Kategoriarkiv: Fracture of the arm



Displaced supracondylar fractures of the humerus in children. Audit changes practice. 

O’Hara LJ, Barlow JW, Clarke NM. J Bone Joint Surg Br 2000 Mar;82(2):204-10

We performed an audit of 71 children with consecutive displaced, extension-type supracondylar fractures of the humerus over a period of 30 months. The fractures were classified according to the Wilkins modification of the Gartland system. There were 29 type IIA, 22 type IIB and 20 type III. We assessed the effectiveness of guidelines proposed after a previous four-year review of 83 supracondylar fractures. These recommended that: 1) an experienced surgeon should be responsible for the initial management; 2) closed or open reduction of type-IIB and type-III fractures must be supplemented by stabilisation with Kirschner (K-) wires; and 3) K-wires of adequate thickness (1.6 mm) must be used in a crossed configuration. The guidelines were followed in 52 of the 71 cases. When they were observed there were no reoperations and no malunion. In 19 children in whom they had not been observed more than one-third required further operation and six had a varus deformity. Failure to institute treatment according to the guidelines led to an unsatisfactory result in 11 patients. When they were followed the result of treatment was much better. We have devised a protocol for the management of these difficult injuries.



Elbow injuries in childhood.

Weise K, Schwab E, Scheufele TM. Unfallchirurg 1997 Apr;100(4):255-69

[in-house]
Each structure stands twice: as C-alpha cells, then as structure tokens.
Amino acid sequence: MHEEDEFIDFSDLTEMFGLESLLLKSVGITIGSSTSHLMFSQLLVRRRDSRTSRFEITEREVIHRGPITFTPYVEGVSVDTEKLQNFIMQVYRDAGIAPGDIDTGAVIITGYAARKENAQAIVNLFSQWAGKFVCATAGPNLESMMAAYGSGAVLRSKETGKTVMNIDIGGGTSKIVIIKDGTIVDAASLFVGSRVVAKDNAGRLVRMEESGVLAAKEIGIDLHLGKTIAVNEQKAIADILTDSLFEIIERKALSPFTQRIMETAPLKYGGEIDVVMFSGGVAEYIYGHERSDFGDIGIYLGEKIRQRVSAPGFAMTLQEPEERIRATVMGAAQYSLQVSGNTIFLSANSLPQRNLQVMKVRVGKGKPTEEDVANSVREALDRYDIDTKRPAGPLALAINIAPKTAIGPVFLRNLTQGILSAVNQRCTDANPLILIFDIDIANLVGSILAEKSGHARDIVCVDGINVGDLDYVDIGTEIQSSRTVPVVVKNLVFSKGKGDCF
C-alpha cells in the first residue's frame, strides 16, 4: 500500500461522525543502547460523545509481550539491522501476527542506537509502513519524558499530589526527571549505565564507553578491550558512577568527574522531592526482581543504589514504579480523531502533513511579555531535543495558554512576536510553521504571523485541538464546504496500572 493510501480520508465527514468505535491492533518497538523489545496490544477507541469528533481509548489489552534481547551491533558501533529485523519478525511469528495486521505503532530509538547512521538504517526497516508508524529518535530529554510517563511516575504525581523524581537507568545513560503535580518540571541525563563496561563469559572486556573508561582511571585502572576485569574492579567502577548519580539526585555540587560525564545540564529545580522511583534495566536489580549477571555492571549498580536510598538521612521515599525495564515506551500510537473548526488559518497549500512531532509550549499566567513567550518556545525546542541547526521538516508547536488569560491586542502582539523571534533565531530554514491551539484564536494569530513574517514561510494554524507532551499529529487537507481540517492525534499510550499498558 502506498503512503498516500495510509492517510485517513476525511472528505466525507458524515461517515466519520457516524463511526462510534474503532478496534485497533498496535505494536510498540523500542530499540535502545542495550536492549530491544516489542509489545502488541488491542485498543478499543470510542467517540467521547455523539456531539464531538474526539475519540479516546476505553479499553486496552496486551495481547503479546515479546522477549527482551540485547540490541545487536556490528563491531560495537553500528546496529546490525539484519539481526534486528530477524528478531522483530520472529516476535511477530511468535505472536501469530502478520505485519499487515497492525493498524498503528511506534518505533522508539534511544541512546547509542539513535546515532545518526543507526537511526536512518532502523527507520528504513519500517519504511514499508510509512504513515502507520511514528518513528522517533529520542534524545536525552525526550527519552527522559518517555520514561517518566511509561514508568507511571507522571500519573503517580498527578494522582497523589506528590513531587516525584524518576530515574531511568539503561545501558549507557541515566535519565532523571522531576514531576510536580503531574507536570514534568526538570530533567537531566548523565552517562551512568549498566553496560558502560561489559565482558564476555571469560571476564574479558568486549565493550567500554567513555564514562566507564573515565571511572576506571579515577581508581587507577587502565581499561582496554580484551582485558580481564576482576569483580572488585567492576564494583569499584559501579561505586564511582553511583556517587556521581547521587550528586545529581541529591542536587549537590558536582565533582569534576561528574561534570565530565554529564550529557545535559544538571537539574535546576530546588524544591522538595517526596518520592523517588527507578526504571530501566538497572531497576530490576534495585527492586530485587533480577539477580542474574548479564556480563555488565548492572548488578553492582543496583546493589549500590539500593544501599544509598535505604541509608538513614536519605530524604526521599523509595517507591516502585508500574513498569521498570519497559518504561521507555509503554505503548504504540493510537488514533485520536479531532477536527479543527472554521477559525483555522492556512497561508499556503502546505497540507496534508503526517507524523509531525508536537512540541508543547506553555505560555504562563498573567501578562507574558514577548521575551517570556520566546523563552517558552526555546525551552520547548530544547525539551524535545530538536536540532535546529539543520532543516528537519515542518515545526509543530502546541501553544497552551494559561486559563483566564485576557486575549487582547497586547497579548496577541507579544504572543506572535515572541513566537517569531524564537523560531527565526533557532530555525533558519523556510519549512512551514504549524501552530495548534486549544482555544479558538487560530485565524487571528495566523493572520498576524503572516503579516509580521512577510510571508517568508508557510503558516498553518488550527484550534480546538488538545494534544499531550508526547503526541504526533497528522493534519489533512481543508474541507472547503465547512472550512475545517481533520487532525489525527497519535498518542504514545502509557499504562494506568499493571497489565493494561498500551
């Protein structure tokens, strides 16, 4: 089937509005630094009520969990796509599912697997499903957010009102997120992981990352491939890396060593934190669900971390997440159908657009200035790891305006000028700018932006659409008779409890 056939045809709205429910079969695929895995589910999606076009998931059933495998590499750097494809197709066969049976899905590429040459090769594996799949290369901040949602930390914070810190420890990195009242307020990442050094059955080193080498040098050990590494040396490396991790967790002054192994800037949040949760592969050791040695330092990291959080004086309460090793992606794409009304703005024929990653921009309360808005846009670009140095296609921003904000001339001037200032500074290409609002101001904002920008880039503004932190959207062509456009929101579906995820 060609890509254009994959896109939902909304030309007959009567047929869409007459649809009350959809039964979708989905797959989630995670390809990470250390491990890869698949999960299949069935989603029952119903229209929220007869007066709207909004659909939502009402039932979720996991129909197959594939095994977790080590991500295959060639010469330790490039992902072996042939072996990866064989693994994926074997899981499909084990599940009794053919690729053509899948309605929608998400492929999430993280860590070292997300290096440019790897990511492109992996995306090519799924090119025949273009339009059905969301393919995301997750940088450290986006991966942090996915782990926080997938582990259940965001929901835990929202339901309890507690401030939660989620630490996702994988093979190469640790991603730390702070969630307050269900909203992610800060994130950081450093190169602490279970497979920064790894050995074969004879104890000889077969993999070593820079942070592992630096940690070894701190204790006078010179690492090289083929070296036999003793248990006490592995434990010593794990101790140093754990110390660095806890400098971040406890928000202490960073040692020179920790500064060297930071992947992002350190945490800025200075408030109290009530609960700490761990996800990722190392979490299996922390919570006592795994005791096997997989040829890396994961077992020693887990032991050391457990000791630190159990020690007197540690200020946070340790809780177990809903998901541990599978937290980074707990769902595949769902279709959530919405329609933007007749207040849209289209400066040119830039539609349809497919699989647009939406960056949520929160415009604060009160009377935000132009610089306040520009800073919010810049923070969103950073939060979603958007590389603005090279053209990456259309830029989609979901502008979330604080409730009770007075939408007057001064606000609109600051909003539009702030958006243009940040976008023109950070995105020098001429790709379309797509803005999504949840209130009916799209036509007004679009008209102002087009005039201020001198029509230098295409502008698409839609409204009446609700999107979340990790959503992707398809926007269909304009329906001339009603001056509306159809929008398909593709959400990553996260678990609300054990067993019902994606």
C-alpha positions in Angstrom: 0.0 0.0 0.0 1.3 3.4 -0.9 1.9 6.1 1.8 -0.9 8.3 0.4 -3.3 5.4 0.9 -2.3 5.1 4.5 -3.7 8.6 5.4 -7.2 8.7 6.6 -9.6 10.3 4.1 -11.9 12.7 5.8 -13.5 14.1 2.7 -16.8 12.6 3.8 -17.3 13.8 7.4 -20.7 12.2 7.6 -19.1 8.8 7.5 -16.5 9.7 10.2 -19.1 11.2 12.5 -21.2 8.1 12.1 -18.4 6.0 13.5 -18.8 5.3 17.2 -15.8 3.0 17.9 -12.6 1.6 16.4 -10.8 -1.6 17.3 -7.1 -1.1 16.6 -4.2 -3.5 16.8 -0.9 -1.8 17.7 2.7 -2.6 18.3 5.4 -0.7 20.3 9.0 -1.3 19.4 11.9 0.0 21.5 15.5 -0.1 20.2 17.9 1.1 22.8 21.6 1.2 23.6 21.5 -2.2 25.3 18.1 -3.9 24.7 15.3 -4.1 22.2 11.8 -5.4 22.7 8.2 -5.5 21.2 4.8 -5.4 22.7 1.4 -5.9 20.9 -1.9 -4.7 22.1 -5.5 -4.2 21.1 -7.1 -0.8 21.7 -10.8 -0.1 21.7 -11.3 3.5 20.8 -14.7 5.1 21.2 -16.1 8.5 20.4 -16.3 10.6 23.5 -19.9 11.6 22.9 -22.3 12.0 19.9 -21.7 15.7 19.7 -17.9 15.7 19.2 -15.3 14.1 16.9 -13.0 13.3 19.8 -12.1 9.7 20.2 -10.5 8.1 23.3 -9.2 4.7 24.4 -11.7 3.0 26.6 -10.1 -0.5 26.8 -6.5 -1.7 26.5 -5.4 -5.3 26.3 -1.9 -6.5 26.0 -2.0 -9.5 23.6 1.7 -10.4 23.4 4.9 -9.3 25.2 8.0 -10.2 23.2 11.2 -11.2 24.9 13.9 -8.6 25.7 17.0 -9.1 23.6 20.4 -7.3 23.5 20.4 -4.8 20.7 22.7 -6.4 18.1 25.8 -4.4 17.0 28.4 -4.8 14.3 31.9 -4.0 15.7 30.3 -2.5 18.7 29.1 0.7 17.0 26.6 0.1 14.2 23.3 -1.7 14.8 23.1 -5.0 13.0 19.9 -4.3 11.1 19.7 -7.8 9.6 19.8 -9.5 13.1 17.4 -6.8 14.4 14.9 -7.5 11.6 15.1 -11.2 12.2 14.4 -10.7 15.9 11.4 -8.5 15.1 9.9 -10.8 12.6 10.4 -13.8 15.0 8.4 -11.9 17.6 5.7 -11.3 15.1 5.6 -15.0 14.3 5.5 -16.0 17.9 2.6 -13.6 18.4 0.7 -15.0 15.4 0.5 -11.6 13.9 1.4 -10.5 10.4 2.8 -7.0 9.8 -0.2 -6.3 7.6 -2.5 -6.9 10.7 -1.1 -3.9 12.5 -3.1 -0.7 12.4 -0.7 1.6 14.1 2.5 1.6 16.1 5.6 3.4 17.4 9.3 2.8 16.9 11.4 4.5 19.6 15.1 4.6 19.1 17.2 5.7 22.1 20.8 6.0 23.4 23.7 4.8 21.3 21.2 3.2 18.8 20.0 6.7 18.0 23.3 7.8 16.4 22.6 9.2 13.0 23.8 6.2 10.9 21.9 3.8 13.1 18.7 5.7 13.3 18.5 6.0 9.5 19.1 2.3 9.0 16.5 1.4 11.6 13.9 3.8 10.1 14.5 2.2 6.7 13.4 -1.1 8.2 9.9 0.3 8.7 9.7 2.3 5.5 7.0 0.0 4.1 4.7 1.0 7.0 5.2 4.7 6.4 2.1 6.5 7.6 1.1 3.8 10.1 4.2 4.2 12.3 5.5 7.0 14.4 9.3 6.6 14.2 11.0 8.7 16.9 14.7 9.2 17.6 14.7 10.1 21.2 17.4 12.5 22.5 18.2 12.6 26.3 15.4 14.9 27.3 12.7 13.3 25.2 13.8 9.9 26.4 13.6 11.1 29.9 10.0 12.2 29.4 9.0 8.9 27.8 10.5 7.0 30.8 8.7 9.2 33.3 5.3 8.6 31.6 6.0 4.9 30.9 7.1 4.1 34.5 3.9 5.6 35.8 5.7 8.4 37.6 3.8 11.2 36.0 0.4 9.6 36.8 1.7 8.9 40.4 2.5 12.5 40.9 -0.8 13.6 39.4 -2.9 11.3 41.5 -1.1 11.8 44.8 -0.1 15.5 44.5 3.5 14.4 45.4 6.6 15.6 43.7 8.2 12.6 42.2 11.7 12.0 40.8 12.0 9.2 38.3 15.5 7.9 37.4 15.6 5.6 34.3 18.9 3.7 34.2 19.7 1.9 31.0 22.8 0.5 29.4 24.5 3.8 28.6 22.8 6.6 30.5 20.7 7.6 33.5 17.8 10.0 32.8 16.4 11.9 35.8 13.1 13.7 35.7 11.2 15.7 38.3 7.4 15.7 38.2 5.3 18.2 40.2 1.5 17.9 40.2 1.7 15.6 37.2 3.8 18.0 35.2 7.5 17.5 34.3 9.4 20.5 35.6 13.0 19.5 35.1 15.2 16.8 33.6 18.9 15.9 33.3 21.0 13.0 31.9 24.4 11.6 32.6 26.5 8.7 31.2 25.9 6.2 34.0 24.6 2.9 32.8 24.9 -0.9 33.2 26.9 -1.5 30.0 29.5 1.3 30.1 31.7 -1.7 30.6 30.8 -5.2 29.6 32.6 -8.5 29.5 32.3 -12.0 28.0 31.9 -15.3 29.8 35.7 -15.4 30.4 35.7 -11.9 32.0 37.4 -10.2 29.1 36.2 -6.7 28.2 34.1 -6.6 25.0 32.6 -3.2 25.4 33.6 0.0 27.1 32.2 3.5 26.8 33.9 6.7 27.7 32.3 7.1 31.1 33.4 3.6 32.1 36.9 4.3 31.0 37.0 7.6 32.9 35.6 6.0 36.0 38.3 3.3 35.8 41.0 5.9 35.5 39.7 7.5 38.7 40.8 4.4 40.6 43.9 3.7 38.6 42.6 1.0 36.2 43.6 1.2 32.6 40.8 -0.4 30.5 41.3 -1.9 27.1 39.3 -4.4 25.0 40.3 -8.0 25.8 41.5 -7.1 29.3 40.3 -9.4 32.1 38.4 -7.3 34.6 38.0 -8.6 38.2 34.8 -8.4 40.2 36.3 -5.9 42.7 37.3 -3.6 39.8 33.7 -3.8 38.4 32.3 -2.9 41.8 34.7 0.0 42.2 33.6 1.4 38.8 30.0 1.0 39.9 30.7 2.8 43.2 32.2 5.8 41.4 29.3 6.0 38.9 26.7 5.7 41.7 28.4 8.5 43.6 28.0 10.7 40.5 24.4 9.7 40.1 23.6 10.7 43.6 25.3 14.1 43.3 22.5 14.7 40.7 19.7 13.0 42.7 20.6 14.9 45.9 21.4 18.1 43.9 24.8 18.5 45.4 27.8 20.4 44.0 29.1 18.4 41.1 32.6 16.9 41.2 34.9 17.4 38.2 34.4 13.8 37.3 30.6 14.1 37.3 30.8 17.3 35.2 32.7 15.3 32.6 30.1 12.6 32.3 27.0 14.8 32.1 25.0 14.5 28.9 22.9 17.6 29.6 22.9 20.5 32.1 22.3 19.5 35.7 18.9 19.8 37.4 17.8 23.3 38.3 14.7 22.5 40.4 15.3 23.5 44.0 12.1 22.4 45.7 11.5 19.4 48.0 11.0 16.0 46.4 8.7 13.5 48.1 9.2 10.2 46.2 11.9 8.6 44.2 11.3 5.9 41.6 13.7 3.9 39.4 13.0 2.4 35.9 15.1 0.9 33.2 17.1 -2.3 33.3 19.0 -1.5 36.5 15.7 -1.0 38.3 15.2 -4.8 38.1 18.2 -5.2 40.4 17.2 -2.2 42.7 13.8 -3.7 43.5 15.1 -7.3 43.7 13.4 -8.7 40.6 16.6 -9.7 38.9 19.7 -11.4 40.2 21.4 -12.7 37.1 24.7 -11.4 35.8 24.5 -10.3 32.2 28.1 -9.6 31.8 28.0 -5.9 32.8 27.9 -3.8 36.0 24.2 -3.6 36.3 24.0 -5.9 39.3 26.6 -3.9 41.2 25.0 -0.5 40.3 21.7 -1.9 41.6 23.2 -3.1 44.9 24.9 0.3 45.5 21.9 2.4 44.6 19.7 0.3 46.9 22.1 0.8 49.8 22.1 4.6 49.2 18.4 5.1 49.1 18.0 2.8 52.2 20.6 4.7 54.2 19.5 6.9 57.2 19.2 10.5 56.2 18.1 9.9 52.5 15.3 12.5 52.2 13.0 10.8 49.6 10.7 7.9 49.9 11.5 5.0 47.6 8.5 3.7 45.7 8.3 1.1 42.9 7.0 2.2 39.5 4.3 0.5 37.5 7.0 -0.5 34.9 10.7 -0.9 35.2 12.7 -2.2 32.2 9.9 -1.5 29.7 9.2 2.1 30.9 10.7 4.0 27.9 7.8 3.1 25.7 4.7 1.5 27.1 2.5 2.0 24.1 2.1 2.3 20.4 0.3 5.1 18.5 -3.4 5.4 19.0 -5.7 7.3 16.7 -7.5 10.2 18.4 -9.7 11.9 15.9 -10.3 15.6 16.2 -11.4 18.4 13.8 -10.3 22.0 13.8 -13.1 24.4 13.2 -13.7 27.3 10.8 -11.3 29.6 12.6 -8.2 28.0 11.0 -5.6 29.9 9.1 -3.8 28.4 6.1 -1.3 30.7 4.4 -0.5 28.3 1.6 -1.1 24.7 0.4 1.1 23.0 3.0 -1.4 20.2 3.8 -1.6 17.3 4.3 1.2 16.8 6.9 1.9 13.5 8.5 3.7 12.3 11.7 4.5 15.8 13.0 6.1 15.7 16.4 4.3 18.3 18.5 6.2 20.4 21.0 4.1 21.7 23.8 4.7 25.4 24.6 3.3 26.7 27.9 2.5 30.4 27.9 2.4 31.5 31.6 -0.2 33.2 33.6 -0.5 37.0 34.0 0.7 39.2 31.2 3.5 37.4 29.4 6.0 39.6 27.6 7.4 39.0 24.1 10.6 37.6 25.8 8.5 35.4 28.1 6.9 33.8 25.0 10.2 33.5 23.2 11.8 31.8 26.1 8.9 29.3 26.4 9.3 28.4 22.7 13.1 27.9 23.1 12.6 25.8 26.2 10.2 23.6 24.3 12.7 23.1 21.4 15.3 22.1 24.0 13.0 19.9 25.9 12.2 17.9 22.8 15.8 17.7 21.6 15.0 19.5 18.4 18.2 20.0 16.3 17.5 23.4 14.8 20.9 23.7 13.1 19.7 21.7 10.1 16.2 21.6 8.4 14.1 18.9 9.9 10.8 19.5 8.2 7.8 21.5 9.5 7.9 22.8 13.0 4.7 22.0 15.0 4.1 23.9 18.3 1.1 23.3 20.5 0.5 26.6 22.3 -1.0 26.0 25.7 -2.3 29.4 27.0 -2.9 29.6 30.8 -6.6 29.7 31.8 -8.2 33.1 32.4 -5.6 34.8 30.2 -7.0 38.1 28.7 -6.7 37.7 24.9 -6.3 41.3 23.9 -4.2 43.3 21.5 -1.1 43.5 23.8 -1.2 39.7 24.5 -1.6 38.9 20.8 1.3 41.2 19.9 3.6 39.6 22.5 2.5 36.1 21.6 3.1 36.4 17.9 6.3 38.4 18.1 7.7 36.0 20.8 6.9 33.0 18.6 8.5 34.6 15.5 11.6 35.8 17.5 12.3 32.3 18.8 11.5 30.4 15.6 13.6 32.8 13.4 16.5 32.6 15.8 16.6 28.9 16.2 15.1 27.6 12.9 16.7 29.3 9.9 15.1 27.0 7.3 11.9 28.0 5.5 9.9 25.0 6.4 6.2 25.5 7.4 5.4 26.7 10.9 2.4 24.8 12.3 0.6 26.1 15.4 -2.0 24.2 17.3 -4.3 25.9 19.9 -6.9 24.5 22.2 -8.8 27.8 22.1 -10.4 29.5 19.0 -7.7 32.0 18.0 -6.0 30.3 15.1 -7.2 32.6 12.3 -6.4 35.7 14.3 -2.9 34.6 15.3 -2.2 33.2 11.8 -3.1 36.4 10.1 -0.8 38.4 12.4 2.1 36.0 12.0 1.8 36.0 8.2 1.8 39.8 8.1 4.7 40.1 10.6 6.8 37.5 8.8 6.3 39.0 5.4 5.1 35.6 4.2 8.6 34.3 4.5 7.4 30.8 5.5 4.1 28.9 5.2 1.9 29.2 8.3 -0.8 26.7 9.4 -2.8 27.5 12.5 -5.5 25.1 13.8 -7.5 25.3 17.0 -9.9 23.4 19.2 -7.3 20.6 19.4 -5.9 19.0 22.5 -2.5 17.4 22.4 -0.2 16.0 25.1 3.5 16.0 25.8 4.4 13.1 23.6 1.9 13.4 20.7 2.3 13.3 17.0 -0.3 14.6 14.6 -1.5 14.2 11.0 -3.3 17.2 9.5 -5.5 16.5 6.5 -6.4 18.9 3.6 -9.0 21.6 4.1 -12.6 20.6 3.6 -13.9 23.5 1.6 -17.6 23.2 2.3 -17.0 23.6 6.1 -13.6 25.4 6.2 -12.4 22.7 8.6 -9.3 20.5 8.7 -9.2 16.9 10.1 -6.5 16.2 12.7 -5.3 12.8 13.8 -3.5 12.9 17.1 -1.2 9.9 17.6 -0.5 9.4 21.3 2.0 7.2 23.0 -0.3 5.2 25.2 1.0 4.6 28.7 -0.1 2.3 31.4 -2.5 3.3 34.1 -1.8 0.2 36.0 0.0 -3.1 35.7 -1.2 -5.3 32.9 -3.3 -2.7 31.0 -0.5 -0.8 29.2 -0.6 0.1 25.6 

Fractures and dislocations of the elbow are some of the most common injuries in childhood and adolescence. The majority occur in sport and play activities, e.g., a fall from gymnastics apparatus or a bike, or from popular sports items, such as skateboards or in-line skates. The injuries can be divided into pure dislocations of the joint and fractures of the distal humerus, proximal radius and ulna, or combinations of both. In addition, extra- and intraarticular fracture types are defined, with the latter as partial or complete joint lesions. Dislocations of the elbow joint or the radial head can occur as single injuries or in combination with a fracture. Supracondylar fractures and avulsion fractures of the medial epicondyle are the most frequent extraarticular lesions of the distal humerus. Fractures of the lateral condyle prevail is incomplete intraarticular lesions. In the forearm, radial head and neck fractures are predominant while typical and atypical Monteggia injuries have a special status. The complex joint construction and the age-dependent appearance of the epiphyseal ossification centers sometimes make a correct radiological diagnosis difficult. The trauma history and an exact, clinical examination help to verify the injury, as do comparative X-ray studies of the uninjured side when necessary (but not routinely). Unlike other anatomical areas, most elbow injuries-even in the growing skeleton-are treated operatively. Hereby, the growth plates have to be respected using minimal amounts of small implants. Additional immobilization in a cast for 2-4 weeks is necessary in most cases but does not lead to a functional deficit-in contrast to adults. The implants should be removed as early as possible. Despite all therapeutic efforts, a significant number of late sequelae, such as malunions and functional impairment, can be seen. The rate of long-term complications increases in cases of untreated displacement of fragments or joint instability. Corrective measures are performed only in selected cases and after the growth plates are closed. Our own treatment regime is demonstrated using exemplary clinical cases of the different injuries and the results of a long-term follow-up study on sports injuries of the elbow in children. Errors in diagnosis and therapy, as well as possible complications, are pointed out.